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Horowitz, Hannah M.; Jacob, Daniel J.; Zhang, Yanxu; Dibble, Theodore S.; Slemr, Franz; Amos, Helen M.; Schmidt, Johan A.; Corbitt, Elizabeth S.; Marais, Eloïse A.; Sunderland, Elsie M. (2017)
Languages: English
Types: Article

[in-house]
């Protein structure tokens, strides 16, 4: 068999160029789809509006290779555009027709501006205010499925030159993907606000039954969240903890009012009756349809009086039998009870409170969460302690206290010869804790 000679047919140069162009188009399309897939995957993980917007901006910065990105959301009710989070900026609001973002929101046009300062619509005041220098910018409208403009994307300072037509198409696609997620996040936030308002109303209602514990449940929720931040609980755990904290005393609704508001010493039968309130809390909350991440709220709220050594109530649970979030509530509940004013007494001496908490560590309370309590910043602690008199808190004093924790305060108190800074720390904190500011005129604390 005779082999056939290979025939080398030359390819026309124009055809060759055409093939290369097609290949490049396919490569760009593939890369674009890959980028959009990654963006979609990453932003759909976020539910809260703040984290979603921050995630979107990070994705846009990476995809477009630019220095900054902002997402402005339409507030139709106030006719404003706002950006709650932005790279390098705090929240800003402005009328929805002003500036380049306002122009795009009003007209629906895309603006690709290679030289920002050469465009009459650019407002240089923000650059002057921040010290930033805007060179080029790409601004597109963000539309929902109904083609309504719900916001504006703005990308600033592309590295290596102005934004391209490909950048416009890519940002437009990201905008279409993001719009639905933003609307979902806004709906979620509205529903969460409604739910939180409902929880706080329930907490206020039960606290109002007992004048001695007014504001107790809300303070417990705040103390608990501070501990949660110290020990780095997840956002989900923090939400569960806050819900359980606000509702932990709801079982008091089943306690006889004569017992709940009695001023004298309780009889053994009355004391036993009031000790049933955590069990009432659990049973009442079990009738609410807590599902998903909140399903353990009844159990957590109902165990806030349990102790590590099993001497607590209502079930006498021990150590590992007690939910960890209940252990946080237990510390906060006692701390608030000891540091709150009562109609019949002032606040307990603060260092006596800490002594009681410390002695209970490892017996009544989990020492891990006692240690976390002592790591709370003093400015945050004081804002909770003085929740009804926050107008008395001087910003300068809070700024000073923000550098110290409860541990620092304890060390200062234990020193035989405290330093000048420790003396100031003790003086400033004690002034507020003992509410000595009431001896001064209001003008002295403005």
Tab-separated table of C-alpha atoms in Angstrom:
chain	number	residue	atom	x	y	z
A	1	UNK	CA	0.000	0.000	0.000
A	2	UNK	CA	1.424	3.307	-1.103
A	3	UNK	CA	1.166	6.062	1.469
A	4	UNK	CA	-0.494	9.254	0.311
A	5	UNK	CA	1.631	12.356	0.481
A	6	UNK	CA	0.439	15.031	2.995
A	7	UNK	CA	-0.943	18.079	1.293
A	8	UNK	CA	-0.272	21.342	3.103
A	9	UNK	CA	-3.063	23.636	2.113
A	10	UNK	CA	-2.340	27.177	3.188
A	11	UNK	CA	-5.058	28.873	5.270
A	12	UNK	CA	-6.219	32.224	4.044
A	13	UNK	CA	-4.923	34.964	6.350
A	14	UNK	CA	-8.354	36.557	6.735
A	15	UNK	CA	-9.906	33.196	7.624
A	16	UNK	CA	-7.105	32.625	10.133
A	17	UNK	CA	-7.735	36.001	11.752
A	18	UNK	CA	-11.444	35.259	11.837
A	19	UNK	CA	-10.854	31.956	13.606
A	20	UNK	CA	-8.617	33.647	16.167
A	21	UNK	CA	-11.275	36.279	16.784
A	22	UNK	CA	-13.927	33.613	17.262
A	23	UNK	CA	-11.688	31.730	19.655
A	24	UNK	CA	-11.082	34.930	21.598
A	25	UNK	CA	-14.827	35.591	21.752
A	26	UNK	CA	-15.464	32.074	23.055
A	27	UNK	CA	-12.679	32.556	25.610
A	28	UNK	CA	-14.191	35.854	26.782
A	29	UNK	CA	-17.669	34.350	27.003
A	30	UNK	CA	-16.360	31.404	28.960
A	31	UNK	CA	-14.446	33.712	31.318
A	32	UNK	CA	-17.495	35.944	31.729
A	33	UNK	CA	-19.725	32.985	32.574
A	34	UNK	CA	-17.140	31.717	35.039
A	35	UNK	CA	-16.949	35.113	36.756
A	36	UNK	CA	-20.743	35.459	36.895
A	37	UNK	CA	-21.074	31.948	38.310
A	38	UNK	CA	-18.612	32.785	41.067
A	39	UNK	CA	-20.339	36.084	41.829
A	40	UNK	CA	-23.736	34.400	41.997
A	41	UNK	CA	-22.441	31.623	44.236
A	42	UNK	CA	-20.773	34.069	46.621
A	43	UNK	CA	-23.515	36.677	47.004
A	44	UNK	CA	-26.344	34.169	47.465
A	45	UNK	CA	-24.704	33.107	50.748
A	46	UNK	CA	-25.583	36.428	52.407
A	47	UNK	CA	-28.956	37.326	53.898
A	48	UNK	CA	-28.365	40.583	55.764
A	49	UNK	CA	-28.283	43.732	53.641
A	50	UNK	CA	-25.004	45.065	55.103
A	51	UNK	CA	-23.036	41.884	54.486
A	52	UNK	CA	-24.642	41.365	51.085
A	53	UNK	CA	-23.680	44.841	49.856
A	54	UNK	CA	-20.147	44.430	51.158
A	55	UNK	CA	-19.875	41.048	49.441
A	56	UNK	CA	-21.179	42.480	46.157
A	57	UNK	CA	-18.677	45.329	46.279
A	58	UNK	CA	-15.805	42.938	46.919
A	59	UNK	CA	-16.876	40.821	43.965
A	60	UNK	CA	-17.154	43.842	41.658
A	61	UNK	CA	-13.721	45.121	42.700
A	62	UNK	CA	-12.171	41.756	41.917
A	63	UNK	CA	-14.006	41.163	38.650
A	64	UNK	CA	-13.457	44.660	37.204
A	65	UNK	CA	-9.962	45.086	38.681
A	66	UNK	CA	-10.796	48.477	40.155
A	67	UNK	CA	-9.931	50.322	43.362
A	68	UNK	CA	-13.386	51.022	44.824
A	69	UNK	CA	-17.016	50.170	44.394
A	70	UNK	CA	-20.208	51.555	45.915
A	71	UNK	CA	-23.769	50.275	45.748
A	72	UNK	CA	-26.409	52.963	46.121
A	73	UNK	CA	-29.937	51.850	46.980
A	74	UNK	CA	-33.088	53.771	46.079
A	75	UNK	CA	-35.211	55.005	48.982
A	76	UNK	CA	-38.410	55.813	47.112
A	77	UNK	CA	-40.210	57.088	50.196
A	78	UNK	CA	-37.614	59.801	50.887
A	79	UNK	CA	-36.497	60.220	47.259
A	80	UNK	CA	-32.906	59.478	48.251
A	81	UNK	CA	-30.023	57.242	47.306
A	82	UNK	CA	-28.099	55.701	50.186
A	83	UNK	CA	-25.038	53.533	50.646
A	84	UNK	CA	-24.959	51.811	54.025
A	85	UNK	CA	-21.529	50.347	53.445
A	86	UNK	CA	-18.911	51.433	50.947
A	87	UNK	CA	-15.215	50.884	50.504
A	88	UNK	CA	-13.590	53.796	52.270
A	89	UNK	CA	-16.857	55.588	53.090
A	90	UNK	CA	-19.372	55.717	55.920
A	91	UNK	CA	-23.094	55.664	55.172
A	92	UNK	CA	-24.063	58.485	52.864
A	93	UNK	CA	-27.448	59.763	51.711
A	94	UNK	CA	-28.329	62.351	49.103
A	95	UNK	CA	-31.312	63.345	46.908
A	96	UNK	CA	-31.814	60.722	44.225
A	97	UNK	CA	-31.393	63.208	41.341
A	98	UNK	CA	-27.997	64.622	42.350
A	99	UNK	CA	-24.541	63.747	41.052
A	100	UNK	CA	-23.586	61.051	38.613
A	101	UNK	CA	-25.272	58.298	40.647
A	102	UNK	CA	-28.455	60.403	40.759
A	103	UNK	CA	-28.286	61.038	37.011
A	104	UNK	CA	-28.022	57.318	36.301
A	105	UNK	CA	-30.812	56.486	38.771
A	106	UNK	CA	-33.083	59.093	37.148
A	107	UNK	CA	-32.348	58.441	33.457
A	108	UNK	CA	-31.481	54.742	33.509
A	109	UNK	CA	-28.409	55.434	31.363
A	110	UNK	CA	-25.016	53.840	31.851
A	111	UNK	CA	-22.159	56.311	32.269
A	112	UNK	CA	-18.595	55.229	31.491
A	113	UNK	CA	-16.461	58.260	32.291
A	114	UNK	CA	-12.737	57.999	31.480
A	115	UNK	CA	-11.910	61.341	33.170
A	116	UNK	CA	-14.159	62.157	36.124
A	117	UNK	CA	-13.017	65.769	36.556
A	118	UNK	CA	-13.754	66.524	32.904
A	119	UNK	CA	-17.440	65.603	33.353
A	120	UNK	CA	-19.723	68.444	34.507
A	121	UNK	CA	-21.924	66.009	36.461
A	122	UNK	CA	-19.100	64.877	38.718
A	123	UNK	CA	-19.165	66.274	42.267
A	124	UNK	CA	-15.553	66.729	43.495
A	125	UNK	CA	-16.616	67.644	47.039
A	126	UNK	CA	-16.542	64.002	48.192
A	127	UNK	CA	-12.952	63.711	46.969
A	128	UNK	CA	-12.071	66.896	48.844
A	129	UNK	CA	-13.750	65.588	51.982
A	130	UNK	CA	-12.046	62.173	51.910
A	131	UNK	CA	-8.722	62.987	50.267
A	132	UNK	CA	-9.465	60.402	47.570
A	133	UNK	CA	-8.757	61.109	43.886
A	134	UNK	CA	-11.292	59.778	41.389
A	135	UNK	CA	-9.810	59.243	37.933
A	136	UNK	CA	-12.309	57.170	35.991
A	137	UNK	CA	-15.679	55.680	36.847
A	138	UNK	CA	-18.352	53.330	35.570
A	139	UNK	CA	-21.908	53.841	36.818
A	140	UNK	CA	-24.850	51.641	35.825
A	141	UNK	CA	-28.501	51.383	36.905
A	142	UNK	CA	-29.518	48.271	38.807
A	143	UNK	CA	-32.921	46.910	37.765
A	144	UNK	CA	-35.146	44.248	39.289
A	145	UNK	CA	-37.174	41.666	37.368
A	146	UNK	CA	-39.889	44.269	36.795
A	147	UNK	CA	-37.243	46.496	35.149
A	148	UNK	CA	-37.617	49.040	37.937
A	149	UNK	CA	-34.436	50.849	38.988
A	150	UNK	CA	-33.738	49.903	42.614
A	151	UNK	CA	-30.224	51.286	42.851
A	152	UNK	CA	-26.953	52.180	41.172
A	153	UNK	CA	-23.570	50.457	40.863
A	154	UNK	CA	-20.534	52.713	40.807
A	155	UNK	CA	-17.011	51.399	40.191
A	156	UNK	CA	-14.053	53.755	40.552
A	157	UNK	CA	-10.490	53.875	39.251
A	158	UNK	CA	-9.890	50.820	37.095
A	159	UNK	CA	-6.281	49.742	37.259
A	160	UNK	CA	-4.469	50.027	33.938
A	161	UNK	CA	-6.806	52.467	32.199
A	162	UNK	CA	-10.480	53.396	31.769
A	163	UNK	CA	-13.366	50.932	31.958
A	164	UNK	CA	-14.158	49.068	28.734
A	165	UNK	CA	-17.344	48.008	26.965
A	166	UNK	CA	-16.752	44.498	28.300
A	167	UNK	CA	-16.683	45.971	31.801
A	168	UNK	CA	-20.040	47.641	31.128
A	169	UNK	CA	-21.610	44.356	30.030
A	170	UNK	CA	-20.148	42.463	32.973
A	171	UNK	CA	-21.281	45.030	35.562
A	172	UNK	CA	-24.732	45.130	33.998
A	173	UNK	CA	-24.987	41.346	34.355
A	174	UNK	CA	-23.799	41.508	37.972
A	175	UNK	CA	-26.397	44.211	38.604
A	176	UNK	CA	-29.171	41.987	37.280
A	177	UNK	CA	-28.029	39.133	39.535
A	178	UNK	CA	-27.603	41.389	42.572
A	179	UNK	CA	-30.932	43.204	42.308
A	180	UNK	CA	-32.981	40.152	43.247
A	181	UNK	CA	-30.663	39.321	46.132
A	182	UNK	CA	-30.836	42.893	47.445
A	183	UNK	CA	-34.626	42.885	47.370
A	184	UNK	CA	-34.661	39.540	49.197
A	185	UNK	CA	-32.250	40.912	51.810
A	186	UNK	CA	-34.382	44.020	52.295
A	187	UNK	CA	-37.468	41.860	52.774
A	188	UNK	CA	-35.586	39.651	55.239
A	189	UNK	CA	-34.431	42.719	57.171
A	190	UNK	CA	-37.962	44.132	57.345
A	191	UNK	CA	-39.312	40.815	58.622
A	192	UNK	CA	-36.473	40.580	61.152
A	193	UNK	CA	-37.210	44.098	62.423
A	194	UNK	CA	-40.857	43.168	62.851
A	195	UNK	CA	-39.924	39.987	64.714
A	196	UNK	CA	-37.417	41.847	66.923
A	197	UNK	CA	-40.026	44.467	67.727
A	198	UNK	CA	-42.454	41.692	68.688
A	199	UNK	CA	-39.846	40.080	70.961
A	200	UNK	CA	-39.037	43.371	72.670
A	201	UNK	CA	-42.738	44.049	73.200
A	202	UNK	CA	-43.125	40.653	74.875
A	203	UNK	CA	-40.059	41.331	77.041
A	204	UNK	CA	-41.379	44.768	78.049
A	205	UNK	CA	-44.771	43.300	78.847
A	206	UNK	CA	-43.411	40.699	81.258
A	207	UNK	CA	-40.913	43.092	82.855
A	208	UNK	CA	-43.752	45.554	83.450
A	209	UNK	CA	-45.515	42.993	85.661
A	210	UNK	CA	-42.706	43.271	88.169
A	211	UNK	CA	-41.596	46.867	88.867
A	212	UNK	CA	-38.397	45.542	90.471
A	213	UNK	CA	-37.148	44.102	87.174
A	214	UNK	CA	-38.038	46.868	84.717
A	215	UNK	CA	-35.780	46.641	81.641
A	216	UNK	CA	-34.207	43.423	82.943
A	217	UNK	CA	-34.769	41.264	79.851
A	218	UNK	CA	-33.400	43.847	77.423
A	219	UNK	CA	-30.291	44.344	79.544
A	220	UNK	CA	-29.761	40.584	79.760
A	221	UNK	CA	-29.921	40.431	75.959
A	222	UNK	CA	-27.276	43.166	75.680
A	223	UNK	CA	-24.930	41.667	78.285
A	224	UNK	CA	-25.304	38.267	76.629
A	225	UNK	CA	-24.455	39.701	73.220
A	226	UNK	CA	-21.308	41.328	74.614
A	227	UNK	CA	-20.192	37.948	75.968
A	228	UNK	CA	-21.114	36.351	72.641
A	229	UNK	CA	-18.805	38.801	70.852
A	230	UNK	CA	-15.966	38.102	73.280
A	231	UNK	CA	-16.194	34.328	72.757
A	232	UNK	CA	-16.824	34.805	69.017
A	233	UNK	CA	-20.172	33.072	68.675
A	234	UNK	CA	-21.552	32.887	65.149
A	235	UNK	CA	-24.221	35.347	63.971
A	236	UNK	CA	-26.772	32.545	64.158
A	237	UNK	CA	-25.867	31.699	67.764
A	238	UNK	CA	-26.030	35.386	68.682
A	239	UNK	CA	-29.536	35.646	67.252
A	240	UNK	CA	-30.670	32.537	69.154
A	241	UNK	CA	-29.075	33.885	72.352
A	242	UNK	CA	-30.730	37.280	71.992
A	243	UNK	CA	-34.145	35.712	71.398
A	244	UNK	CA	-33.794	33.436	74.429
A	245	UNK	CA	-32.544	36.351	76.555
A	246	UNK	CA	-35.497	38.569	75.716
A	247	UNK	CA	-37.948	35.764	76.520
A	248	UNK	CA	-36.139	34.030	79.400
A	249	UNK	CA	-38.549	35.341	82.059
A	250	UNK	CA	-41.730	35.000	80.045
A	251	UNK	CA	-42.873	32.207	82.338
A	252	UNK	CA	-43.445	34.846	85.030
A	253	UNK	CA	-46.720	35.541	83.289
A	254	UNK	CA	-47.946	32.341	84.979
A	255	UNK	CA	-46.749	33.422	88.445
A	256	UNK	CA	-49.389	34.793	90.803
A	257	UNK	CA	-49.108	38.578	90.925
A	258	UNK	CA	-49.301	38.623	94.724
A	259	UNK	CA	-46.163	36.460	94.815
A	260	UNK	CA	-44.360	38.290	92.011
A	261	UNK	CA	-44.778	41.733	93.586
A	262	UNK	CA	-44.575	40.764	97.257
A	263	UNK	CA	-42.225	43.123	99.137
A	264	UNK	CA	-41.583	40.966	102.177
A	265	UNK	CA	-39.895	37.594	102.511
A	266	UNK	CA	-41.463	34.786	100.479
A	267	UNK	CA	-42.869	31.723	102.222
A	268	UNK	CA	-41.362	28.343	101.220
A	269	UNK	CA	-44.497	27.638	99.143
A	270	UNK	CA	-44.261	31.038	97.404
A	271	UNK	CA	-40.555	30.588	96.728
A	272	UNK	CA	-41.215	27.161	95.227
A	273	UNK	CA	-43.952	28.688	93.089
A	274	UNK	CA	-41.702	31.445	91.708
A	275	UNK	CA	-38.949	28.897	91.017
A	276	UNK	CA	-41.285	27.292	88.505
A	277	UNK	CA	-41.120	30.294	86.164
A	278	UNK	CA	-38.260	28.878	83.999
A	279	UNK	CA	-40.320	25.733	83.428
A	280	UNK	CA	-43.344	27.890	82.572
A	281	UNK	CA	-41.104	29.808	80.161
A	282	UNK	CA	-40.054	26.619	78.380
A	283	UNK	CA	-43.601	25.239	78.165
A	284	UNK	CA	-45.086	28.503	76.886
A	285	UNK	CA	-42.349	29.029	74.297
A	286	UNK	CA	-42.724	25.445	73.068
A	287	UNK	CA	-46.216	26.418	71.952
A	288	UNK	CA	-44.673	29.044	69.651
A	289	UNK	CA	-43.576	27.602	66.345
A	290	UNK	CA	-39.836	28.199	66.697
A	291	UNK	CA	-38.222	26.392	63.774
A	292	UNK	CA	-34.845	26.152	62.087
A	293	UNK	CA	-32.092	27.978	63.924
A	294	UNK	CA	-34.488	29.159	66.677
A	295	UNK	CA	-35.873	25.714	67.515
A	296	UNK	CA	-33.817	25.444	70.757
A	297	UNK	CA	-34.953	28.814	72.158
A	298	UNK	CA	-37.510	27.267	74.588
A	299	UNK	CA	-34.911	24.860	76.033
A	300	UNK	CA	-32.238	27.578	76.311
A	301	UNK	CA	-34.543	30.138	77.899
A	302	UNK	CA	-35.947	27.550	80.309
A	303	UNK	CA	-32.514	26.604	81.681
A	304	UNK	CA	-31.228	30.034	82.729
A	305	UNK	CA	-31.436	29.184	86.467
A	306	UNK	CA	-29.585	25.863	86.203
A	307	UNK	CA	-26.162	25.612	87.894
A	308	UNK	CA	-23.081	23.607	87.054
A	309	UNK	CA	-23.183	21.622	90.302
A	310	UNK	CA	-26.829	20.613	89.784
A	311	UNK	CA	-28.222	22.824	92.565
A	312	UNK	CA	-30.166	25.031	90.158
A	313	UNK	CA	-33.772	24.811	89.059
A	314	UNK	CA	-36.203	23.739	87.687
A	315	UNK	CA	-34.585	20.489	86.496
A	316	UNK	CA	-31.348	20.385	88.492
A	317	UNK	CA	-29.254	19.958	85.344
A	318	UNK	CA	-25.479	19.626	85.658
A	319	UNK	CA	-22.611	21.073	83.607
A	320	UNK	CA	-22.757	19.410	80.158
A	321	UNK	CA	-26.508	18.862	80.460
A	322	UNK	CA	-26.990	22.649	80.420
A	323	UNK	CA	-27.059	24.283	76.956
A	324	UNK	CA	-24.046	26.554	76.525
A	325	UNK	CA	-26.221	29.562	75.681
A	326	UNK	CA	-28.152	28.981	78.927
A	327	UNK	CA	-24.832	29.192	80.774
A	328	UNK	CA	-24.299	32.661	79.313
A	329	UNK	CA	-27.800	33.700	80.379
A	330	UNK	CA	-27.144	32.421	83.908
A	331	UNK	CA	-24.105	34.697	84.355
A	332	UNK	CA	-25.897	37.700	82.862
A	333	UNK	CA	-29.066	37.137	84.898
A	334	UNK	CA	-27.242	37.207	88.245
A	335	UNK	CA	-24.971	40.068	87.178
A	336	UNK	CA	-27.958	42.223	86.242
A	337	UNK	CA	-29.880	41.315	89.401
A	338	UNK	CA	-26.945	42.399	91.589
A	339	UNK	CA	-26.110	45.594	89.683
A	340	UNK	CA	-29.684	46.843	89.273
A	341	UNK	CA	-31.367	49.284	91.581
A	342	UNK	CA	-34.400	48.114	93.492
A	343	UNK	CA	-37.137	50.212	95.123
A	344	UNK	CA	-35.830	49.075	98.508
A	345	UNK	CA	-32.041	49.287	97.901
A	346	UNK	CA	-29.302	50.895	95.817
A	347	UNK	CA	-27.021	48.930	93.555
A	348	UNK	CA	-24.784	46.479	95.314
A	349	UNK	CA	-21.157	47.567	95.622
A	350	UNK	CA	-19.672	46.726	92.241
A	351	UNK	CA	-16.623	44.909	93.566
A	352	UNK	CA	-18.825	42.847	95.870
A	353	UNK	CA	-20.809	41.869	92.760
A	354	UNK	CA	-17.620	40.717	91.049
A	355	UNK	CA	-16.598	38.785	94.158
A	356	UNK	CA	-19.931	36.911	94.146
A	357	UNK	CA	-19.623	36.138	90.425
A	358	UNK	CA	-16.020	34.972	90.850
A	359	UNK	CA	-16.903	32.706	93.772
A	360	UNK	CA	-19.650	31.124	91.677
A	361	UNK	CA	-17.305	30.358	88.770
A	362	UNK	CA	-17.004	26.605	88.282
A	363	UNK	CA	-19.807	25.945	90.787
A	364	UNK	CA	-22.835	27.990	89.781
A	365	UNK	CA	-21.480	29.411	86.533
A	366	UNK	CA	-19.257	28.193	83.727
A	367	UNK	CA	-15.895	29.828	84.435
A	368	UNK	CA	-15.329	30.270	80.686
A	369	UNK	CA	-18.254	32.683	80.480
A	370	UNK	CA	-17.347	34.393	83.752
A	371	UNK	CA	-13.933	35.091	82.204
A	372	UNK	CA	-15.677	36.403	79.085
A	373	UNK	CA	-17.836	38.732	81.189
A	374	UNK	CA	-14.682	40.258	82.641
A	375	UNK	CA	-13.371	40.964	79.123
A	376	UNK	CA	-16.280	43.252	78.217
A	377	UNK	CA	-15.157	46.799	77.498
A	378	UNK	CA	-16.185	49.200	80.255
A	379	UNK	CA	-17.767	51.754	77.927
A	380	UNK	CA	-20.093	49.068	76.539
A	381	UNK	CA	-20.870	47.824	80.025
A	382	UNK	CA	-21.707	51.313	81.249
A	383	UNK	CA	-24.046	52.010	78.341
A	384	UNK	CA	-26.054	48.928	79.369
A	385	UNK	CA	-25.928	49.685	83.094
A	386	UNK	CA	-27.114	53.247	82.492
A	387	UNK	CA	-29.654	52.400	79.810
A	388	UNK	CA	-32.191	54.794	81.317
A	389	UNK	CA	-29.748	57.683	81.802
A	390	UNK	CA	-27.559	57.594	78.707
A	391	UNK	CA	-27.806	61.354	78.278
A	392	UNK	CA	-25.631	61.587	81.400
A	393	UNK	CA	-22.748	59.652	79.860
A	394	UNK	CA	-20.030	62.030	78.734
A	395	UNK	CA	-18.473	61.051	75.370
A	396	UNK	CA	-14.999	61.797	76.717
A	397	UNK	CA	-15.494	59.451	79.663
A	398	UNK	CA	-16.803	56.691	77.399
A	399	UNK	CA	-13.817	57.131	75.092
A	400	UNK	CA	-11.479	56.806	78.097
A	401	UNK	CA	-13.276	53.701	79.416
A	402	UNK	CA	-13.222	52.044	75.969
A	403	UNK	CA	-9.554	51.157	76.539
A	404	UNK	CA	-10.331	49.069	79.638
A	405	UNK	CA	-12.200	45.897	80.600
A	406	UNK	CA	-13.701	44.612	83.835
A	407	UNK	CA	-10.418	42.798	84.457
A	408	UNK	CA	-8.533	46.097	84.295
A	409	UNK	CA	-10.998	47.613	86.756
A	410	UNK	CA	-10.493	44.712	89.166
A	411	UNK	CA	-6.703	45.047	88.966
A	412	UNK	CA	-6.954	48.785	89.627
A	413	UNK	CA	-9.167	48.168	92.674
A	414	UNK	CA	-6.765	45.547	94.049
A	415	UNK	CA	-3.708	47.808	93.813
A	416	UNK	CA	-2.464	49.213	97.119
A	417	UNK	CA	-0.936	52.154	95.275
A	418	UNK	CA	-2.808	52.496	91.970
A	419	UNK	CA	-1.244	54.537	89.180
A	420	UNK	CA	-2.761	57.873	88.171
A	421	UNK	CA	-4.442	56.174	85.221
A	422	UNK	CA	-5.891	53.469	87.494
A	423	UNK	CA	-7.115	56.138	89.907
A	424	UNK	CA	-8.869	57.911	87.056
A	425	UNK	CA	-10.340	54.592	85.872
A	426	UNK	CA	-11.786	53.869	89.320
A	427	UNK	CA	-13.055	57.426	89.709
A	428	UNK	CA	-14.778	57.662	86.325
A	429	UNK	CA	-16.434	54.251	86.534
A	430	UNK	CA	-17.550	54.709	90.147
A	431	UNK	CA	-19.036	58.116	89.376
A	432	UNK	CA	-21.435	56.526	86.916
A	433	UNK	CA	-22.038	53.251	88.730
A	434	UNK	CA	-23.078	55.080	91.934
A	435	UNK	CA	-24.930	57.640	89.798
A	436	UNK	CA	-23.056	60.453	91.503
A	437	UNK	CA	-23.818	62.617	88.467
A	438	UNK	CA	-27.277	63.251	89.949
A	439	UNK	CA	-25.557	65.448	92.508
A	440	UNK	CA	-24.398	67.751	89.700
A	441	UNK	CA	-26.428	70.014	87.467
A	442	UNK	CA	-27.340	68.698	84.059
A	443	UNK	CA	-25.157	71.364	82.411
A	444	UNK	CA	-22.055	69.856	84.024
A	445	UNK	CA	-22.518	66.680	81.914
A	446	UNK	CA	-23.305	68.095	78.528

Mercury (Hg) is emitted to the atmosphere mainly as volatile elemental Hg0. Oxidation to water-soluble HgII controls Hg deposition to ecosystems. Here we implement a new mechanism for atmospheric Hg0 / HgII redox chemistry in the GEOS-Chem global model and examine the implications for the global atmospheric Hg budget and deposition patterns. Our simulation includes a new coupling of GEOS-Chem to an ocean general circulation model (MITgcm), enabling a global 3-D representation of atmosphere-ocean Hg0 / HgII cycling. We find that atomic bromine (Br) of marine organobromine origin is the main atmospheric Hg0 oxidant, and that second-stage HgBr oxidation is mainly by the NO2 and HO2 radicals. The resulting lifetime of tropospheric Hg0 against oxidation is 2.7 months, shorter than in previous models. Fast HgII atmospheric reduction must occur in order to match the ~ 6-month lifetime of Hg against deposition implied by the observed atmospheric variability of total gaseous mercury (TGM ≡ Hg0 + HgII(g)). We implement this reduction in GEOS-Chem as photolysis of aqueous-phase HgII-organic complexes in aerosols and clouds, resulting in a TGM lifetime of 5.2 months against deposition and matching both mean observed TGM and its variability. Model sensitivity analysis shows that the interhemispheric gradient of TGM, previously used to infer a longer Hg lifetime against deposition, is misleading because southern hemisphere Hg mainly originates from oceanic emissions rather than transport from the northern hemisphere. The model reproduces the observed seasonal TGM variation at northern mid-latitudes (maximum in February, minimum in September) driven by chemistry and oceanic evasion, but does not reproduce the lack of seasonality observed at southern hemisphere marine sites. Aircraft observations in the lowermost stratosphere show a strong TGM-ozone relationship indicative of fast Hg0 oxidation, but we show that this relationship provides only a weak test of Hg chemistry because it is also influenced by mixing. The model reproduces observed Hg wet deposition fluxes over North America, Europe, and China, including the maximum over the US Gulf Coast driven by HgBr oxidation by NO2 and HO2. Low Hg wet deposition observed over rural China is attributed to fast HgII reduction in the presence of high organic aerosol concentrations. We find that 80 % of global HgII deposition takes place over the oceans, reflecting the marine origin of Br and low concentrations of marine organics for HgII reduction, and most of HO2 and NO2 for second-stage HgBr oxidation.

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